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Sun to release Sparc, Java CPUs as open source (ish)

Move to bring in more licensees -- and tie them into the platform more tightly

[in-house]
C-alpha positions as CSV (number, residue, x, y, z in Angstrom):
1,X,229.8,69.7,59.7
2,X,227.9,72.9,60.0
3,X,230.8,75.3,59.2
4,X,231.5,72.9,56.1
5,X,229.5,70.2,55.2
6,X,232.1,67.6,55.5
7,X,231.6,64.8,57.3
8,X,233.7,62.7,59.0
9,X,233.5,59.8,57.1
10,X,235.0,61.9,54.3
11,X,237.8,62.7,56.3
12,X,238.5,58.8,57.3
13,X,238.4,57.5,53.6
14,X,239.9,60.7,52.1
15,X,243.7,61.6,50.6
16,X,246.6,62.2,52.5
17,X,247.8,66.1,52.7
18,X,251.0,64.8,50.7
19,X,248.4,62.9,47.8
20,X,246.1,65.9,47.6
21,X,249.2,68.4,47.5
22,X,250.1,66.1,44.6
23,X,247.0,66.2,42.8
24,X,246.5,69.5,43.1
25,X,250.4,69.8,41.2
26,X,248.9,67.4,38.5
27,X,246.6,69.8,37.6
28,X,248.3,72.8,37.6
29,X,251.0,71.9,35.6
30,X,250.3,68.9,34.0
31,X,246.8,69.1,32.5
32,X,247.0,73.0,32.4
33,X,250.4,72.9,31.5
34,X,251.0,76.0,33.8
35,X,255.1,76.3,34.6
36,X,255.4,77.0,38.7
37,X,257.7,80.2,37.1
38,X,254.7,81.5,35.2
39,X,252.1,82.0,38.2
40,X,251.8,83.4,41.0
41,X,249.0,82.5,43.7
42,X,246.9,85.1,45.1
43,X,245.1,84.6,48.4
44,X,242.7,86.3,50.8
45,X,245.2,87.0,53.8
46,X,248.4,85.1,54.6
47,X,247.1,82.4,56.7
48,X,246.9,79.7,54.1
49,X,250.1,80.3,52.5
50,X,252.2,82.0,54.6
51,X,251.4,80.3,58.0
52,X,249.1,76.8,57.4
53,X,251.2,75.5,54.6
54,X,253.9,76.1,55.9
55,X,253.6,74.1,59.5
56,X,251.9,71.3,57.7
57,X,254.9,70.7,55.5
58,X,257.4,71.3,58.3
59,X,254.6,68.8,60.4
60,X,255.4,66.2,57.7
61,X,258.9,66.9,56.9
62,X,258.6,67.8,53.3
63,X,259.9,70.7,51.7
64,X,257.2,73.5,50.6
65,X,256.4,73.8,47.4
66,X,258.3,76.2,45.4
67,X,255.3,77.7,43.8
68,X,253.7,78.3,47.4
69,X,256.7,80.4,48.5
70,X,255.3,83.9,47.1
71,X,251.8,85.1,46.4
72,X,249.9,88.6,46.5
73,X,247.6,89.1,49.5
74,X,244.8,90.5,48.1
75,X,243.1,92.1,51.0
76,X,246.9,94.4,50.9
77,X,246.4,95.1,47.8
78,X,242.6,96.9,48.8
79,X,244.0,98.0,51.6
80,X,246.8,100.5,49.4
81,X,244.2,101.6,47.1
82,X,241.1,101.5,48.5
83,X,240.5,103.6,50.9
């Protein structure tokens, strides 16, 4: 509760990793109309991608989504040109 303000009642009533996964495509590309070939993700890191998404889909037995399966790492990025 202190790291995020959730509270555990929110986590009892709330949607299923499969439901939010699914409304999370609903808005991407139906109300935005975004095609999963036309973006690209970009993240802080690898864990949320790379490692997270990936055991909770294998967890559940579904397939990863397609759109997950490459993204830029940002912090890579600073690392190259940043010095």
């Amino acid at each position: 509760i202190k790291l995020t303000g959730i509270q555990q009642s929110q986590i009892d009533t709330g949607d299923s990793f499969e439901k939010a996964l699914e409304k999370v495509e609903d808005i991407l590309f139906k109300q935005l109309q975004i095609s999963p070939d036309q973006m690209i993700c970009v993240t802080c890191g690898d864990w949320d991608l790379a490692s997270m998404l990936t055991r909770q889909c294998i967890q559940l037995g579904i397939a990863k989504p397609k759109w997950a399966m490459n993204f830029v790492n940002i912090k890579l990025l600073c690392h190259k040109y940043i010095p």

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Sun is to release source code and cores for its picoJava processor and its 32-bit and 64-bit Sparc and UltraSparc CPUs under its open source-style Community Source Licence. The picoJava source will be first to be issued to developers. It will be made available free-of-charge at the end of the month. Sun will release the chip's architecture specification, programming reference manual, instruction simulator and RTL files on its Web site. In the summer, Sun will add equivalent information and core designs for Sparc -- the UltraSparc date will be posted online by the end of the year. Sun's Community Source Licence permits developers to use the company's intellectual property free of charge for evaluation purposes and non-profit making products. Royalties only accrue if products based on Sun IP make money. "The fees will be very attractive and competitive," claimed Sun's manager of architecture and marketing, Harlan McGhan. They will also be negotiated on a case-by-case basis, he added. Commercial products based on Sun's chips will also need to meet Sun's standards for compatibility. The company has already placed its Java programming language, numerous Java APIs and Jini, its Java-based networked-device connectivity system under its Community Source Licence, and is to issue its Solaris variety of Unix under the same terms. It's a smart move on Sun's part. Not only does it win for the company much of the kudos associated with the open source movement, generally seen as a fairly philanthropic community, but it opens its software technology to the scrutiny of thousands of developers to make improvements. Not surprisingly, those improvements have to be passed back to Sun to do with as it pleases. Of course, the scope for budding chip designers to improve Sun's processor technologies are limited, so the gain Sun hopes to make by issuing them this way is clearly winning over more chip manufacturers to its platform. Sun's line is that the Community Source approach allows developers to get building products straight away without the need to first fund a licensing deal. In fact, it's not quite to kind-hearted. Developers will still have to cough up later, once the product is ready to launch, at which point it will be damn hard to decide to look elsewhere for the core technology if they believe Sun's "attractive and competitive" fees aren't. ®

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